1. A lot of your research happens in the lab – how will the work you’re doing now help people with endometriosis in the future?

There is a lot going on!! Looking at the changes in the DNA of endometriosis is relatively new. In fact, we are the first group to have launched major studies to examine mutations in endometriosis DNA that is not associated with cancer. I hope my previous (and continuing) work with cancers can bring a new perspective to this disease.

These newly discovered cancer-gene mutations may be targets for drugs – this research is going on in the cancer field now. Likewise drugs are being developed for cancer that modulates the immune system, making cancers more “visible” to attack by killer immune cells. Today’s generation of drugs does have serious side effects, but one day new formulations could be applied to endometriosis.

My lab’s connection with clinical specialists – like the doctors at the BC Women’s Centre for Pelvic Pain and Endometriosis – may bring real changes in the near future. First, we need to find out how cancer-mutation in endometriosis contribute to pain, fertility, or risk of cancer. Having this knowledge could immediately change the way we treat the disease even without new drugs. Depending on the mutations, immune response, and symptoms, a women might be directed to specialist centres for surgery, medical or hormonal therapies, and some women might need long-term monitoring (for example if cancer risk is elevated). As DNA sequencing technologies advance we may also be able to more rapidly diagnose endometriosis and provide the proper management to women earlier. Knowing what to look for will make a world of difference – we have targets now.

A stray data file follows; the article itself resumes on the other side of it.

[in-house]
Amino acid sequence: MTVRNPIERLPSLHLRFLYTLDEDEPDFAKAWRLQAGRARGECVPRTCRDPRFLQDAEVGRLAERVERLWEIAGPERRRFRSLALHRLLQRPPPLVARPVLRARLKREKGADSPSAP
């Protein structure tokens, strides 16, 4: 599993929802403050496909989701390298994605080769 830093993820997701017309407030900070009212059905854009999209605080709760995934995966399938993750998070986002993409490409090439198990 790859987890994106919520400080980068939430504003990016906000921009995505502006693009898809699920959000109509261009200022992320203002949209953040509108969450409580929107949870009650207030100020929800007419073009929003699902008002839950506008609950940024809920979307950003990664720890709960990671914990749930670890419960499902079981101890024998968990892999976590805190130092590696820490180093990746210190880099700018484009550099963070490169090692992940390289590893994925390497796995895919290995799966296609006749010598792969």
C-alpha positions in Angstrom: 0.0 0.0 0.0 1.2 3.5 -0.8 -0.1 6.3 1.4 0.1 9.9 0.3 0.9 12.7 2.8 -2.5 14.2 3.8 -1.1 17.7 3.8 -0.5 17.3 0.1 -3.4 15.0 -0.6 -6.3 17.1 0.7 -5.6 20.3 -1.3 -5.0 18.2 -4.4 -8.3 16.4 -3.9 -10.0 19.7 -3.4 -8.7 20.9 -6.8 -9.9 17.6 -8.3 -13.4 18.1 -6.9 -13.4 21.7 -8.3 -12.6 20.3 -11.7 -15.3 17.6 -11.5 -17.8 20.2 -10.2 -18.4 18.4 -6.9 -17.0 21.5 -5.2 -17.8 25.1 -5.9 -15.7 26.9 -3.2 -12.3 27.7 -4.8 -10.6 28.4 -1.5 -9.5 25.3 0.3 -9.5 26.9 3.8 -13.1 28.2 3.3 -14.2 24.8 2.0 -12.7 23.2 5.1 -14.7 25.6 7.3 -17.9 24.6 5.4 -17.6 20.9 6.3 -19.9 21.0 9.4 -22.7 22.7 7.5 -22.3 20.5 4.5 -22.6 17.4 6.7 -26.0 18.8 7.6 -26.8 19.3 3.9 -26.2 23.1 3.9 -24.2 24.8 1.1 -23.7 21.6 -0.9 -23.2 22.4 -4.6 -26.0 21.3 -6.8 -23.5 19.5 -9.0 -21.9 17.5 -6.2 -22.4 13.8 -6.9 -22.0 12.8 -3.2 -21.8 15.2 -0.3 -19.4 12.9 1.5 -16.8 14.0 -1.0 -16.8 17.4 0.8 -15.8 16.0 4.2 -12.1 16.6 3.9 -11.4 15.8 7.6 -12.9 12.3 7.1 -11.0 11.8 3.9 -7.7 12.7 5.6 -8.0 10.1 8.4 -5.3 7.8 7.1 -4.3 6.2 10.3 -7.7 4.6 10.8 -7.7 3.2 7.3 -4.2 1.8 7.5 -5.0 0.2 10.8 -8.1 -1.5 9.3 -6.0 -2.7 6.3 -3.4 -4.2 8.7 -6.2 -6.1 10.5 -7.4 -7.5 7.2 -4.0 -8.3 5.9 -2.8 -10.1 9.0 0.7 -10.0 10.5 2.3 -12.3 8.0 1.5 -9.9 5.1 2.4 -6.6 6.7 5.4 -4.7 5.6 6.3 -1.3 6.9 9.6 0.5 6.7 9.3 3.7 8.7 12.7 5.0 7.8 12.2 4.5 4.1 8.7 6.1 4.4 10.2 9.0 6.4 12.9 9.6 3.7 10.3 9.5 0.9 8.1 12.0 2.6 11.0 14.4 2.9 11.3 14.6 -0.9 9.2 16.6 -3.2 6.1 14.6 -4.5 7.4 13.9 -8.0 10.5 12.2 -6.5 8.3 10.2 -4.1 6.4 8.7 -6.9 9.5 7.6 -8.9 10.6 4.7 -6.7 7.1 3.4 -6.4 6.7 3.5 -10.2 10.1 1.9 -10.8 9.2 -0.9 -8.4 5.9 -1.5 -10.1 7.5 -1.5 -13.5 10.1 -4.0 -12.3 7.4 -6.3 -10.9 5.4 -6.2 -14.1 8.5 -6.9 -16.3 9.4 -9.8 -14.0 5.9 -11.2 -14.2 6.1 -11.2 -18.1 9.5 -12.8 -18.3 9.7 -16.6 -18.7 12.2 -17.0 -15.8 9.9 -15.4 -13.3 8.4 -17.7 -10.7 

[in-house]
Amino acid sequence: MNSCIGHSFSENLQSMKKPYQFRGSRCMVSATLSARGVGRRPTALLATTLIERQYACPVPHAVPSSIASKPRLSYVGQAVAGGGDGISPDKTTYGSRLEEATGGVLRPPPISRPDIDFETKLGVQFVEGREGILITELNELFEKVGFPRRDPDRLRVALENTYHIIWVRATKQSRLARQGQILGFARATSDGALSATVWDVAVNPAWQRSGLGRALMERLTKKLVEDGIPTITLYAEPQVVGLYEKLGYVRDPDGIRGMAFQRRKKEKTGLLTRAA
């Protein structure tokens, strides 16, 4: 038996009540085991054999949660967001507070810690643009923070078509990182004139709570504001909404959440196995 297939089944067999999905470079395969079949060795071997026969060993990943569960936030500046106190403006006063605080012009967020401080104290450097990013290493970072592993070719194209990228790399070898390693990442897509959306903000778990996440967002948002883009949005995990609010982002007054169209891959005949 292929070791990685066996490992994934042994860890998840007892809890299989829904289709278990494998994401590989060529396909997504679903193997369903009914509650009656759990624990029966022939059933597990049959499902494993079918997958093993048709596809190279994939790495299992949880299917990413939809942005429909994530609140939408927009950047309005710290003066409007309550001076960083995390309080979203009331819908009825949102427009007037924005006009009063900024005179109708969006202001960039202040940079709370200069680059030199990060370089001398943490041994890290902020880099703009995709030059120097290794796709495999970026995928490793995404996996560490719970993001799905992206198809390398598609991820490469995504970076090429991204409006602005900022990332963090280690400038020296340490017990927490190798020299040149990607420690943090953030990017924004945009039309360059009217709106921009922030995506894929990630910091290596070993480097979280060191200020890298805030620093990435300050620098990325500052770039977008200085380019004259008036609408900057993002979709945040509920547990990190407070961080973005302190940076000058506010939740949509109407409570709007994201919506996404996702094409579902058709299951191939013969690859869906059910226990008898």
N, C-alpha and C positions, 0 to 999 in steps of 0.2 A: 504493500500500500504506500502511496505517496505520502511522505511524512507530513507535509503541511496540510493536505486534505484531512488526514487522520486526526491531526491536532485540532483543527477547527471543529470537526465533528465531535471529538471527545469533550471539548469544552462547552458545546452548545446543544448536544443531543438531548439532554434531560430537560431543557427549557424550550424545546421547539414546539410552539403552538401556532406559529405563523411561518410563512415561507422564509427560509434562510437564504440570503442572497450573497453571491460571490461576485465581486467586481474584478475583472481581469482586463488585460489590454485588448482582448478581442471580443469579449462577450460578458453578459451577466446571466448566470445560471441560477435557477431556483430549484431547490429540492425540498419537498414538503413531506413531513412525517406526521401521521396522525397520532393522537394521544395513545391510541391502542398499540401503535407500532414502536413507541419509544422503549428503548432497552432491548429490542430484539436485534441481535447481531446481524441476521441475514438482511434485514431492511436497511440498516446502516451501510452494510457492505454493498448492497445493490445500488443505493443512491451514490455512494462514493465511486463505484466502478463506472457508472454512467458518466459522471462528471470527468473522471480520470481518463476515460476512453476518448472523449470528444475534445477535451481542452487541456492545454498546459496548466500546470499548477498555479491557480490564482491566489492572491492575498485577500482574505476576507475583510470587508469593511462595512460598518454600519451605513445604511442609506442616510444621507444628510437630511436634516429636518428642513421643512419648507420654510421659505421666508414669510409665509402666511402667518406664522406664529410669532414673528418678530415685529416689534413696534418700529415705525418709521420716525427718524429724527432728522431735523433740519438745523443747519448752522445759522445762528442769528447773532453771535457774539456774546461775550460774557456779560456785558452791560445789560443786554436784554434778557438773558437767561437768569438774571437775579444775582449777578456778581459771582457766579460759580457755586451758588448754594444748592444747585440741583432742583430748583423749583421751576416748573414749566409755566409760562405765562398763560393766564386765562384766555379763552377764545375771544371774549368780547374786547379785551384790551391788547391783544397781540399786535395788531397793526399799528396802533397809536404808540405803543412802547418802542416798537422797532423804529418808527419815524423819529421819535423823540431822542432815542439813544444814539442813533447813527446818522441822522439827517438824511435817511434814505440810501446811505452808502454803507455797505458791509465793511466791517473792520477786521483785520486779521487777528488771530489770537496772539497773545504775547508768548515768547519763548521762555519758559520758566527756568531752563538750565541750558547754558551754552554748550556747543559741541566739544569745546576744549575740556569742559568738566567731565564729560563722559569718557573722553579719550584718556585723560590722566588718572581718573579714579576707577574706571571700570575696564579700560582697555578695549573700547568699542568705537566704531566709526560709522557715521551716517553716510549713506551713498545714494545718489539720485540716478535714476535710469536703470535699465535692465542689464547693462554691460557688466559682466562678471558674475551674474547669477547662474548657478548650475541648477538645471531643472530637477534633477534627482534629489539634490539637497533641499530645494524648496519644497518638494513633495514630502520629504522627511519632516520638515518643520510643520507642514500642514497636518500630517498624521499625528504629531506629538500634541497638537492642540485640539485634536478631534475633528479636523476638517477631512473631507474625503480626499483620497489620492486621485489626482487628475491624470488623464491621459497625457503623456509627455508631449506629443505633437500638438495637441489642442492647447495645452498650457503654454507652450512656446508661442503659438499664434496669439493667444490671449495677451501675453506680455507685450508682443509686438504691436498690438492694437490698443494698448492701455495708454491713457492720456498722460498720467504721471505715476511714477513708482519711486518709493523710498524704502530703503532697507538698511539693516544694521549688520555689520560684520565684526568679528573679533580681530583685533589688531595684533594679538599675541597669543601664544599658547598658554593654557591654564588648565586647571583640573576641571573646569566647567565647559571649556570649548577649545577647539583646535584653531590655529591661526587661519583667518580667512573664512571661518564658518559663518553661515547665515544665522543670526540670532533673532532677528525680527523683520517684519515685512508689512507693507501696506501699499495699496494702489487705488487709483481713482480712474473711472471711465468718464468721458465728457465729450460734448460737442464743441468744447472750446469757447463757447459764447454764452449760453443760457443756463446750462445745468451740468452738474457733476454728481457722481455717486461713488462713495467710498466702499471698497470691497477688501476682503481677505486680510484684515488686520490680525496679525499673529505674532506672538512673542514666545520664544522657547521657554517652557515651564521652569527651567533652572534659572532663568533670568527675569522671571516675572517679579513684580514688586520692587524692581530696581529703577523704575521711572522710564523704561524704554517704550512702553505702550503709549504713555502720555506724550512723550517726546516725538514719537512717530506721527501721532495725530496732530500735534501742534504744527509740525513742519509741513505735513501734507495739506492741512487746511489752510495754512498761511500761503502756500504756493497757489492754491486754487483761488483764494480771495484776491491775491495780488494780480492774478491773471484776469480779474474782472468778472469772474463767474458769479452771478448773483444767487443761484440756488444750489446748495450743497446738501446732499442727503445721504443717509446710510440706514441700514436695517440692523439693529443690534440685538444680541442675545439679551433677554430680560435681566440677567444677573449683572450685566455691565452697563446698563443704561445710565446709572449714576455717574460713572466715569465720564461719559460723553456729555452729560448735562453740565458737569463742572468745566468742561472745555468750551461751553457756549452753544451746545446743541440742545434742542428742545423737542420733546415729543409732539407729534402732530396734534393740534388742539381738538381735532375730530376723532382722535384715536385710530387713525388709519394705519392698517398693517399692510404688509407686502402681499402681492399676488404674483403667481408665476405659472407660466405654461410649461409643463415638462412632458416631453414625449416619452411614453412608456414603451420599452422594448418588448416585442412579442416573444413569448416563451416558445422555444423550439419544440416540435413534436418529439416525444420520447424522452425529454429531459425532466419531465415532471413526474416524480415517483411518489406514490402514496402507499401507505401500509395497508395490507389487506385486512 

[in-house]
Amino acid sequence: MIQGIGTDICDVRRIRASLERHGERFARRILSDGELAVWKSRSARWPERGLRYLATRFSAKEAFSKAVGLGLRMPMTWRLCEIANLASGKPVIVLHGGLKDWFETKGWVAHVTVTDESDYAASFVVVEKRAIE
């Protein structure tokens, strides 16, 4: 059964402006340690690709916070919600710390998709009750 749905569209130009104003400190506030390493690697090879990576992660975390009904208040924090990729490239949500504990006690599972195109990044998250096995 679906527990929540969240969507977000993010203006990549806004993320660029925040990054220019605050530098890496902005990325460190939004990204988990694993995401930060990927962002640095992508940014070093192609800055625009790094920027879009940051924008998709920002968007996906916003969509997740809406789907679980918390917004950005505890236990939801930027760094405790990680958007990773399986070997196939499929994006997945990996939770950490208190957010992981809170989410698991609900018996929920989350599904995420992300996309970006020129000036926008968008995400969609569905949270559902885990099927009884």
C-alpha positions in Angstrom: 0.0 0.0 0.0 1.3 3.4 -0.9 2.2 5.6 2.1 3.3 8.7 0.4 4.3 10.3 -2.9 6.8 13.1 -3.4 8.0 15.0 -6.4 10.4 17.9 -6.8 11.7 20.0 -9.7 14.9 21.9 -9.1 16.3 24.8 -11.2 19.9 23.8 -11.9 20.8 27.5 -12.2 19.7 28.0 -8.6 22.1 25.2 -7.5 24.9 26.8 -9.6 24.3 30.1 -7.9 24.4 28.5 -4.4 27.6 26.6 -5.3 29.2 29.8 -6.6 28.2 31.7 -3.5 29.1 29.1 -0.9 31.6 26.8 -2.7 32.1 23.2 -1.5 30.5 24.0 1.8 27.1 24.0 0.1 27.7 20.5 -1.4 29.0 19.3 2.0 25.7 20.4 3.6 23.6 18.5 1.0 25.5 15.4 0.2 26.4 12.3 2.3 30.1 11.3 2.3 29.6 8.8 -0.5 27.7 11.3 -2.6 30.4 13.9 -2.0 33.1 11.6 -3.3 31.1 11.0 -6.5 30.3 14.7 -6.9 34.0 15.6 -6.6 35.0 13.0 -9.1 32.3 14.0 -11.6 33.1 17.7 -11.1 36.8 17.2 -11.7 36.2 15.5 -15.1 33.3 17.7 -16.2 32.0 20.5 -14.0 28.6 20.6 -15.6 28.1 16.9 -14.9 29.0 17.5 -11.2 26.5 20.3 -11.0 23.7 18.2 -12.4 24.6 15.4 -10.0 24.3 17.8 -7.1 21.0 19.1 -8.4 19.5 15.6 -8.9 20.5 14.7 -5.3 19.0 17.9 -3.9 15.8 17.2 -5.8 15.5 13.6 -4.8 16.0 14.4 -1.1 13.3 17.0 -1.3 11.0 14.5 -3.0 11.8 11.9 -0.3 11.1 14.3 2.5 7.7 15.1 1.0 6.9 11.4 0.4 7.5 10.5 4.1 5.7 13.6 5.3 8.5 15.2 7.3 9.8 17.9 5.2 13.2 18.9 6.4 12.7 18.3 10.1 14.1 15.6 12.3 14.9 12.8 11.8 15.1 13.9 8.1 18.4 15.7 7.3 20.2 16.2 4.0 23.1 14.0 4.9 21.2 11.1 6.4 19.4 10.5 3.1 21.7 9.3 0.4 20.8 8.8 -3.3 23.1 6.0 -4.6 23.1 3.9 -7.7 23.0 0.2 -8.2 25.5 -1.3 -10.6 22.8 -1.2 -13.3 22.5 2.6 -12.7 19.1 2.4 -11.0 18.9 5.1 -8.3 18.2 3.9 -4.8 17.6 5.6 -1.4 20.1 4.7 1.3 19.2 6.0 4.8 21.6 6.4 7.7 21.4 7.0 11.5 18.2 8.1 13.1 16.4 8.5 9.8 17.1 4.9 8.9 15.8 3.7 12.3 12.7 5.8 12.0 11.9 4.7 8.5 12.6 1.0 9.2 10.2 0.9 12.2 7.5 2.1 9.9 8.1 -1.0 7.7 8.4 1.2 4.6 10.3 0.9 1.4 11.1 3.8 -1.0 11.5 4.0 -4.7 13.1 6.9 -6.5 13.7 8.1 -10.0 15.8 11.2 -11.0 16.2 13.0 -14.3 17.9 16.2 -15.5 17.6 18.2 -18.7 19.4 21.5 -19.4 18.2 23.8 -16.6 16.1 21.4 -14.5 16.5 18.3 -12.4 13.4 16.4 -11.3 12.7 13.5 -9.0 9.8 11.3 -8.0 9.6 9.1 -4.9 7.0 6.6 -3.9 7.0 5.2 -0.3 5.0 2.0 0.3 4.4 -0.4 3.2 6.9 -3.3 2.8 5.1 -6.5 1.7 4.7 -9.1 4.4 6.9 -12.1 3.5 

KT Workshop

In January the Women’s Health Research Institute [WHRI] and the Michael Smith Foundation for Health Research [MSFHR] co-hosted a knowledge translation [KT] workshop at BC Women’s Hospital titled “A Complete Guide to Writing Knowledge Translation into your Grant”.  The didactic workshop focussed on increasing participant’s competencies in planning KT activities and using KT language correctly when writing the KT section of grant application. 

Workshop participants were guided through a session on how to devise a knowledge translation plan for their research projects.  KT is a complex process which requires thought and planning to ensure that KT activities are both feasible and accomplished successfully.  Working from a KT planning template or framework is extremely useful for structuring and evaluating your KT strategy and is also beneficial for mapping out what you will write in this section of your grant application.

The workshop included an interactive session which aimed to solidify participant’s understanding of common KT terminology as well as a number of talks relating to specialised topics in KT.

Amber Hui, WHRI grants facilitator, delivered a session which addressed some of the common pitfalls reviewers see in the KT section of grant applications and tips on how to clearly demonstrate your KT knowledge to reviewers. 

Iva Cheung, certified editor, talked to participants about the importance of plain-language and tips on writing the plain language summary section of the grant application. 

Larry Mroz and Lynn Feenan from the BC Support Unit delivered a session on the fundamentals of Patient Orientated Research [POR], and how to meaningfully engage patients in your research. This session also profiled the training and learning opportunities offered by the Support Unit for researchers considering a POR approach.

At WHRI we are dedicated to enhancing knowledge translation in our research community to ensure that research findings translate into key improvements in health care practice and policy that are relevant to women.  We encourage our members to engage Nicole Prestley, Manager, Research and Knowledge Translation for KT support: nicole.prestley@cw.bc.ca 

  • Check out free training and learning opportunities offered by the BC Support Unit. https://bcsupportunit.ca/events-training